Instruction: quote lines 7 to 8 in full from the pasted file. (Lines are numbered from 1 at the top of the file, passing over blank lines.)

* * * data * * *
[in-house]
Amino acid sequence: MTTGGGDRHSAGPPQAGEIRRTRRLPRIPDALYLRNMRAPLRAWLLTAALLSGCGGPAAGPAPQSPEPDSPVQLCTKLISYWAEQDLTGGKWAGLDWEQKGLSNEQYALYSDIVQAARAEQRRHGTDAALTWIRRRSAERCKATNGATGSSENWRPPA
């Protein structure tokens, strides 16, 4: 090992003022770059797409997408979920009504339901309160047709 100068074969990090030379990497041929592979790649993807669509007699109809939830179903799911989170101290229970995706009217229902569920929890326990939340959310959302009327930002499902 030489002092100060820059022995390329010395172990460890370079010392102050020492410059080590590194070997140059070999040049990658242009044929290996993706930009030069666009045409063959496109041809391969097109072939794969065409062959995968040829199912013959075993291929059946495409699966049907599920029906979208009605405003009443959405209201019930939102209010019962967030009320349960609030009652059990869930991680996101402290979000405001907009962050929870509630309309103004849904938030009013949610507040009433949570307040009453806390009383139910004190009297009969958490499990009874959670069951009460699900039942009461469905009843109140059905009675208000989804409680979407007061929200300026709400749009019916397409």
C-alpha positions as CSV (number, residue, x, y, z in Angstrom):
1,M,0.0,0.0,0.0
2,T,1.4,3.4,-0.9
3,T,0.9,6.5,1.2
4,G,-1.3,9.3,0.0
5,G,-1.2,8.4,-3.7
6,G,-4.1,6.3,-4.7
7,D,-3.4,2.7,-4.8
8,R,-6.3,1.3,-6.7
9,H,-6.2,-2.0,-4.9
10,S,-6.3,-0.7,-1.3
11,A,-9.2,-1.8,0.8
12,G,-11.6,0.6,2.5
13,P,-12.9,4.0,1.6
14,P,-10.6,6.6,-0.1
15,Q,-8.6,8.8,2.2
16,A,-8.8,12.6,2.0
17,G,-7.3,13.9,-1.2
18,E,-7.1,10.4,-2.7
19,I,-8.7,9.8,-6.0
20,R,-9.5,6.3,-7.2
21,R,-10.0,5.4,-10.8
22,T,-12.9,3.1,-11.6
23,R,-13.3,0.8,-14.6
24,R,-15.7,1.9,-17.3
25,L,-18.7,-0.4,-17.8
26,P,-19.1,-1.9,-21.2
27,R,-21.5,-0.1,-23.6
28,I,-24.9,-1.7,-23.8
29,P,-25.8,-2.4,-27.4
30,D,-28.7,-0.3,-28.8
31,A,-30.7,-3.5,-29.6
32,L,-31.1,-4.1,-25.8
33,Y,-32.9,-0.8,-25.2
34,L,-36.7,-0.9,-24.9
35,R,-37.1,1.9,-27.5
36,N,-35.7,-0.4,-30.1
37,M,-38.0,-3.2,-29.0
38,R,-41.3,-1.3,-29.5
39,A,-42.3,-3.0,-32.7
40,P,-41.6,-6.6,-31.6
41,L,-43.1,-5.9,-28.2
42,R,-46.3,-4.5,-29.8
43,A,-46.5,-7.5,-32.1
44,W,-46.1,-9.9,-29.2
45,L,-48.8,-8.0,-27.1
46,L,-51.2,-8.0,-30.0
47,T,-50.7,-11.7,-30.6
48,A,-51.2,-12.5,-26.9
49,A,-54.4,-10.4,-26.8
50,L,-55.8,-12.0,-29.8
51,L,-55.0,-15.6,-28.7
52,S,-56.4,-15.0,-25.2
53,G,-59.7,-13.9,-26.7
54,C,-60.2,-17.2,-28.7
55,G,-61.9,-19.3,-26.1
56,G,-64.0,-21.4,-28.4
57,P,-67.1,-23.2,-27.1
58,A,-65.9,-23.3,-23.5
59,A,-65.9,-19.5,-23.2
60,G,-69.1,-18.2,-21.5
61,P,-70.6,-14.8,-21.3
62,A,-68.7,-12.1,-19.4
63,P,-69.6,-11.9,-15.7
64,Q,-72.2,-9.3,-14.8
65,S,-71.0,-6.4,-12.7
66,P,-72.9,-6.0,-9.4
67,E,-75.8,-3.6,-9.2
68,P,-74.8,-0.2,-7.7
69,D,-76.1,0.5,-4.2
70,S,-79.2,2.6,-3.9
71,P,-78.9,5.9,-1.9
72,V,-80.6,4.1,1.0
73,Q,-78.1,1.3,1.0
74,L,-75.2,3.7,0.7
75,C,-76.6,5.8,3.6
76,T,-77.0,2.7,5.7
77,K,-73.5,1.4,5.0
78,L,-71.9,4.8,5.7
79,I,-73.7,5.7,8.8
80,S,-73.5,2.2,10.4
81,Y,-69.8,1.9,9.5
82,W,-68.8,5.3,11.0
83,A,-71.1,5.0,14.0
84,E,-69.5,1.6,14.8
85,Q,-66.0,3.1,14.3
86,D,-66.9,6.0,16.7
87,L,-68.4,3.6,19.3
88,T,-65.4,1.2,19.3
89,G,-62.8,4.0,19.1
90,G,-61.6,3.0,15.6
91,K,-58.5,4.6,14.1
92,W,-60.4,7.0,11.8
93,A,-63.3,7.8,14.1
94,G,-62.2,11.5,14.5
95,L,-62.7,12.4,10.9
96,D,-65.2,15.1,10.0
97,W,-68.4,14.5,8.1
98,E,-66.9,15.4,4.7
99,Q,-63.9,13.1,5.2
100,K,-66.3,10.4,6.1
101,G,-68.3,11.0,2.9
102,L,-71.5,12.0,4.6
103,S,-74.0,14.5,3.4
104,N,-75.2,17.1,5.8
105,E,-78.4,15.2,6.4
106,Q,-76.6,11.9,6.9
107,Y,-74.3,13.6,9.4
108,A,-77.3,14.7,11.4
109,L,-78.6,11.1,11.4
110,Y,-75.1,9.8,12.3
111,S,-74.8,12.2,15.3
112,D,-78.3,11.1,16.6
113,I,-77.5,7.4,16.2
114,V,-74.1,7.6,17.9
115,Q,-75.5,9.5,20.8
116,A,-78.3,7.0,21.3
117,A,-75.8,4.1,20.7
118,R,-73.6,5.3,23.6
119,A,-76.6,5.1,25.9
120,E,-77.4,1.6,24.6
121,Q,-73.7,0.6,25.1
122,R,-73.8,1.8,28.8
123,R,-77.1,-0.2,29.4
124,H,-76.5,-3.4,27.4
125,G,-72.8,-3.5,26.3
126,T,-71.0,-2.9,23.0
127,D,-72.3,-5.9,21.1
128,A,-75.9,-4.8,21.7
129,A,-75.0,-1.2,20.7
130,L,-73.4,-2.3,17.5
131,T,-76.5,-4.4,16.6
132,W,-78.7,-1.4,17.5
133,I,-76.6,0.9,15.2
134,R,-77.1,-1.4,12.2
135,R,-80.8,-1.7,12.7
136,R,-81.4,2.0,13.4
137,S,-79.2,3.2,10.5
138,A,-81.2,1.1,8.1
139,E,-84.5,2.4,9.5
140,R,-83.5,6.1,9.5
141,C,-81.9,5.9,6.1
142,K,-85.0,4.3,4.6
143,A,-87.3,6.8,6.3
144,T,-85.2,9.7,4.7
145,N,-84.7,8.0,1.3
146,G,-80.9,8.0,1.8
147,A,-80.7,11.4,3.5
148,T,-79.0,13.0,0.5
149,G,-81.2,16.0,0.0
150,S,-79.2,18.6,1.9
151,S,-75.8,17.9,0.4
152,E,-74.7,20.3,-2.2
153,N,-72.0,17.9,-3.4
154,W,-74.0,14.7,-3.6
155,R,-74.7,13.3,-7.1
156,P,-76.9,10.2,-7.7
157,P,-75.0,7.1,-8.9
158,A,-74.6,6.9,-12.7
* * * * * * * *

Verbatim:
3,T,0.9,6.5,1.2
4,G,-1.3,9.3,0.0